290
Carbohydrate Antigens
interior residues are generally not accessi-
ble to such interactions. Carbohydrates are
built up by monosaccharides whereby the
enriched hydroxy groups readily interact
with water molecules by hydrogen bond-
ing. Their glycosidic linkages are more
flexible than the peptide bonds in pro-
teins and protein-like folding patterns are
not seen in polysaccharides. Thus, not
only are the terminals of the carbohydrate
chains accessible for molecular recogni-
tion but residues in the internal chain
are also exposed in solvent and are fre-
quently reactive.
This important concept was Frst estab-
lished in an immunochemical study focus-
ing on the Fne speciFcities of antidextran
antibodies. Immunochemical mapping of
the combining sites of two monoclonal
myeloma proteins speciFc for
α
(1
6) dex-
tran, W3129 and QUPC52, established
experimentally the existence of combin-
ing sites, which are speciFc for either
the internal linear chain or the terminal
structures of carbohydrate molecules (See
±ig. 6 for a schematic view of their binding
speciFcities). W3129 had a site saturated
by isomaltopentaose, whereas QUPC52 ac-
commodated isomaltohexaose. The bind-
ing constants were 1
×
10
5
M
1
for the
former and 5
×
10
3
M
1
for the latter.
±urther analyses showed the terminal
nonreducing glucose to contribute 50 to
60% of the total binding energy with
W3129 but less than 5% with QUPC52.
The two antibodies also differ in their abil-
ity to precipitate a synthetic linear dextran
with about 200 glucoses. QUPC52 but not
W3129 forms precipitins in saline. These
observations were interpreted to indicate
that the combining sites of QUPC52 must
be a ‘‘groove’’ into which internal chain
epitopes of
α
(1
6)linked glucose could
Ft; in contrast, the nonreducing ends of
dextran may be held by the cavity-type site
of W3129. Computer model building stud-
ies on two cavity-type mAb, W3129 and
16.4.12E, and one groove-type mAb 19.1.2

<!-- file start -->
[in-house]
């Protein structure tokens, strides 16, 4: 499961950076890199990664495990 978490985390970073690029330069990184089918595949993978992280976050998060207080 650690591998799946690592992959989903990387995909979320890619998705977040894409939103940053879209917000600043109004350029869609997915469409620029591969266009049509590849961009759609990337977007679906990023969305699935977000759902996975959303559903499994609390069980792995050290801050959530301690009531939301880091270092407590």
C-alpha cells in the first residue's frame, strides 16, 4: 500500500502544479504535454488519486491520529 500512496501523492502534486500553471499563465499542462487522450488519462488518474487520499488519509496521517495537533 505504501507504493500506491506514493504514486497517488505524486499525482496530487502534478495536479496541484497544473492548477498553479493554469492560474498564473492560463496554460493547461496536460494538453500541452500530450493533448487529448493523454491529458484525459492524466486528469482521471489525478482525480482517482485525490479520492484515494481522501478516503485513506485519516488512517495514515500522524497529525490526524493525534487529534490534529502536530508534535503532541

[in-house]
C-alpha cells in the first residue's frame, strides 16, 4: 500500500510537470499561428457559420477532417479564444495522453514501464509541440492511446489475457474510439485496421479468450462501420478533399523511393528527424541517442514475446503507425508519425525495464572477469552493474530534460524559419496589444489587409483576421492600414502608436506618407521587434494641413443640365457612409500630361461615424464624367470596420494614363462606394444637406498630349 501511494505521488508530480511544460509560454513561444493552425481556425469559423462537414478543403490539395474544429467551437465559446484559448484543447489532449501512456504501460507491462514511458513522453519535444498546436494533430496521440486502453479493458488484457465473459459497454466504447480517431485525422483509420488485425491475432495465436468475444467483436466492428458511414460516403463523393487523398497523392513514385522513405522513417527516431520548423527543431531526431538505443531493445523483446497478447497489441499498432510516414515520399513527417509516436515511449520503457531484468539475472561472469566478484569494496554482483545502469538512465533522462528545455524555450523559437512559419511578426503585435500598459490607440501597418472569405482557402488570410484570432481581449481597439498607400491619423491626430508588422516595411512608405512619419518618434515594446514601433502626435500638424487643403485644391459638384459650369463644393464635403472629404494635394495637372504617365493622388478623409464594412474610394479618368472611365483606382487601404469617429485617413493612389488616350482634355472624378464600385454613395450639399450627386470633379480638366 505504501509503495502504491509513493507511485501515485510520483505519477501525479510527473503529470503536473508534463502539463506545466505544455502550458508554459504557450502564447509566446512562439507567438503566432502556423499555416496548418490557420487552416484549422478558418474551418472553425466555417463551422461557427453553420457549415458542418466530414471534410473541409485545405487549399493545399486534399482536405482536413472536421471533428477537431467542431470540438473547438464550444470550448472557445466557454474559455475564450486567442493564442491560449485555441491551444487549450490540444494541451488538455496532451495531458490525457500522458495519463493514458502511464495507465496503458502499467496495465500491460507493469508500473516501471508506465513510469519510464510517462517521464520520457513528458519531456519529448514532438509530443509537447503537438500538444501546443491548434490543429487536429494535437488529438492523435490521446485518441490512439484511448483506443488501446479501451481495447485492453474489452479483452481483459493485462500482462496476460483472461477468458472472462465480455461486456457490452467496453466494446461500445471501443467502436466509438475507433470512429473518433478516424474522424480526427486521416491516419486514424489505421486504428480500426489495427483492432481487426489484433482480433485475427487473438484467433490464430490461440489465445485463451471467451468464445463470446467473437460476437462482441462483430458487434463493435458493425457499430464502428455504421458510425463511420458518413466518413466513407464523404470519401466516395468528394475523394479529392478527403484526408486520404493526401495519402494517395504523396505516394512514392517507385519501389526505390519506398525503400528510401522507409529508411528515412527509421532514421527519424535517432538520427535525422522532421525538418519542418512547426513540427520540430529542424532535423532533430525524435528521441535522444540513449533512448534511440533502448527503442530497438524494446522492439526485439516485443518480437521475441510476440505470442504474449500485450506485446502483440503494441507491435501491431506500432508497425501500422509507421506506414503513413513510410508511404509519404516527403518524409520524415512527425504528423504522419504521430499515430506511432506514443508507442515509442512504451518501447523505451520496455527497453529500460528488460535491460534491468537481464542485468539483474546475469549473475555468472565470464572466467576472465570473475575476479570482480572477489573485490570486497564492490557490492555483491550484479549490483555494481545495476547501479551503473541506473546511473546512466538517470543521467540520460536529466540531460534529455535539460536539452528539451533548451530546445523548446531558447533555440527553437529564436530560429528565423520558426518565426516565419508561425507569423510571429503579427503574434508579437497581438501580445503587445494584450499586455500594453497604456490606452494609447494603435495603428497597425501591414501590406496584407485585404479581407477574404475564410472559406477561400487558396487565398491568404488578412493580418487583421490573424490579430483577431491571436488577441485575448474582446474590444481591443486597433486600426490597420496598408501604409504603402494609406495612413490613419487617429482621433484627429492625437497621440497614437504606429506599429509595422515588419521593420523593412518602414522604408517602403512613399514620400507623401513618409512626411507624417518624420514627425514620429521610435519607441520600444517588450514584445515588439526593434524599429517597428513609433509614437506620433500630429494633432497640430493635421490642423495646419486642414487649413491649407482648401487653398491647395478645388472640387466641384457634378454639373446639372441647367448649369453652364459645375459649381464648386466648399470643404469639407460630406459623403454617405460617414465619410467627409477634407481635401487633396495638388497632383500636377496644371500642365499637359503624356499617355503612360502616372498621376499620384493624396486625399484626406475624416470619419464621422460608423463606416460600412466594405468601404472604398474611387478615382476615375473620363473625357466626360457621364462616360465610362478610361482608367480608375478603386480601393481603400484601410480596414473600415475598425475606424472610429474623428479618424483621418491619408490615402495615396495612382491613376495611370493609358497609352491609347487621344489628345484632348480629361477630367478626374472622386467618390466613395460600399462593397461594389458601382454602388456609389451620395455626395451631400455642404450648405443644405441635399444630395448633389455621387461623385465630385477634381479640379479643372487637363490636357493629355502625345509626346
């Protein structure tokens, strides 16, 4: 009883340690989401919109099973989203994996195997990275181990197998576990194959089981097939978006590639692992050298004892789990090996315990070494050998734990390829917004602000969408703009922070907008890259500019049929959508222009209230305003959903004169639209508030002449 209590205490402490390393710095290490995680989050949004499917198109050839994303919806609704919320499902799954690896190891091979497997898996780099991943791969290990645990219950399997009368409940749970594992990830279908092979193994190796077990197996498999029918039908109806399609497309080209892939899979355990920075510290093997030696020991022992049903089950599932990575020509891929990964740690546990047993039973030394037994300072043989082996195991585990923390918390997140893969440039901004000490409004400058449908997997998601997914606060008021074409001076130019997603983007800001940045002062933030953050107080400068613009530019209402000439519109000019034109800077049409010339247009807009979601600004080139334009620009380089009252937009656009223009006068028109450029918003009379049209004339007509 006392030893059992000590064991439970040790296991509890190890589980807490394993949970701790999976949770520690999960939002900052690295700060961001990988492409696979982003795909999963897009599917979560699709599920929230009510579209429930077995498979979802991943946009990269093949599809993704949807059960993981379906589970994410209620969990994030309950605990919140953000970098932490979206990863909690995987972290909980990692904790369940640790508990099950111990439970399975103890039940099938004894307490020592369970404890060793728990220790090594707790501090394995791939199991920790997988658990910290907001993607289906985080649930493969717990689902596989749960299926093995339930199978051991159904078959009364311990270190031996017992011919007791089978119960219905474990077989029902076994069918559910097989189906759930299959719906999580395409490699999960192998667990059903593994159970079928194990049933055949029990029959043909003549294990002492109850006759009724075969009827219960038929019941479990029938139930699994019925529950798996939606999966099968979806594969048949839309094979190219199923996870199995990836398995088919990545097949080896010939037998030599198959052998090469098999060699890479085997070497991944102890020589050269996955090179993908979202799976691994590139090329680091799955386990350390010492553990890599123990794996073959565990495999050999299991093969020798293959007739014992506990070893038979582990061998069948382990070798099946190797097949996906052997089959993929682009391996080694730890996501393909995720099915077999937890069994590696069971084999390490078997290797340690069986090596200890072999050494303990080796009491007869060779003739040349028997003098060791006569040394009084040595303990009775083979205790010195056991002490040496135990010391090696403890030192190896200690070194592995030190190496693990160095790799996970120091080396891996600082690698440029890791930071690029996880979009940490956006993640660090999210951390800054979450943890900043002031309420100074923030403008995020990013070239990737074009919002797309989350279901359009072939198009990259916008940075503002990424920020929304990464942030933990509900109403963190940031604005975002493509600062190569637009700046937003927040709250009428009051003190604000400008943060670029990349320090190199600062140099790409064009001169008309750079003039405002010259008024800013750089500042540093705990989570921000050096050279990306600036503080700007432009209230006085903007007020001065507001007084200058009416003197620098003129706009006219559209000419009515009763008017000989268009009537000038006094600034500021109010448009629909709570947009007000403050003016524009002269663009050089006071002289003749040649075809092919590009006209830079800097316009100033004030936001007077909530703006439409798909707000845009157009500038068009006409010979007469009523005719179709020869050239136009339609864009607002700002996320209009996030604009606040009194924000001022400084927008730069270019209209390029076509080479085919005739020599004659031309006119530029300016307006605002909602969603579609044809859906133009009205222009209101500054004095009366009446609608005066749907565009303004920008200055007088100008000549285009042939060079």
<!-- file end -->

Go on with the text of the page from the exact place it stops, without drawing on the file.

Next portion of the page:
support the immunochemical distinction
of these two basic types of combining
sites. Recognition through either terminal
moieties or internal structures of a carbo-
hydrate molecule may also occur in other
protein–carbohydrate interactions.
X-ray crystallography visualizes the epi-
topes bound in their combining sites.
Such analyses have been performed on
several carbohydrate–antibody complexes.
The presence of terminal, branched ter-
minal, and internal chain epitopes of
polysaccharide antigens, as well as their
corresponding antibody-combining sites,
have been conFrmed. The crystal structure
ofthemurine±abS-20-4fromaprotective
anticholera, Ab speciFc for the lipopolysac-
charide Ag of the Ogawa serotype was
determined in its unliganded form and in
complex with synthetic fragments of the
Ogawa O-speciFc polysaccharide (O-SP).
The upstream terminal O-SP monosaccha-
ride was shown to be the primary antigenic
determinant to accommodate the antibody
binding pocket. This antibody-combining
site is immunochemically similar to a
cavity-type anti-
α
(1
6) dextran, W3129,
in that a single terminal sugar residue
accounts for 90% of the maximal bind-
ing energy. A
Salmonella
trisaccharide
epitope bound by mAb Se 155-4 was
also extensively studied. The ±ab of this
mAb was successfully cocrystallized with a
branched trisaccharide
α
D-Galp(1
2)[
α
-
D-Abep(1
3)]-
α
-D-Manp. The trisaccha-
ride Flls a hydrophobic pocket, 8-
˚
A deep
by 7-
˚
A wide, a size close to previous es-
timates of the minimum for anti-
α
(1
6)
dextran sites.
Unlike the above examples, whereby the
terminal or branched terminal epitopes
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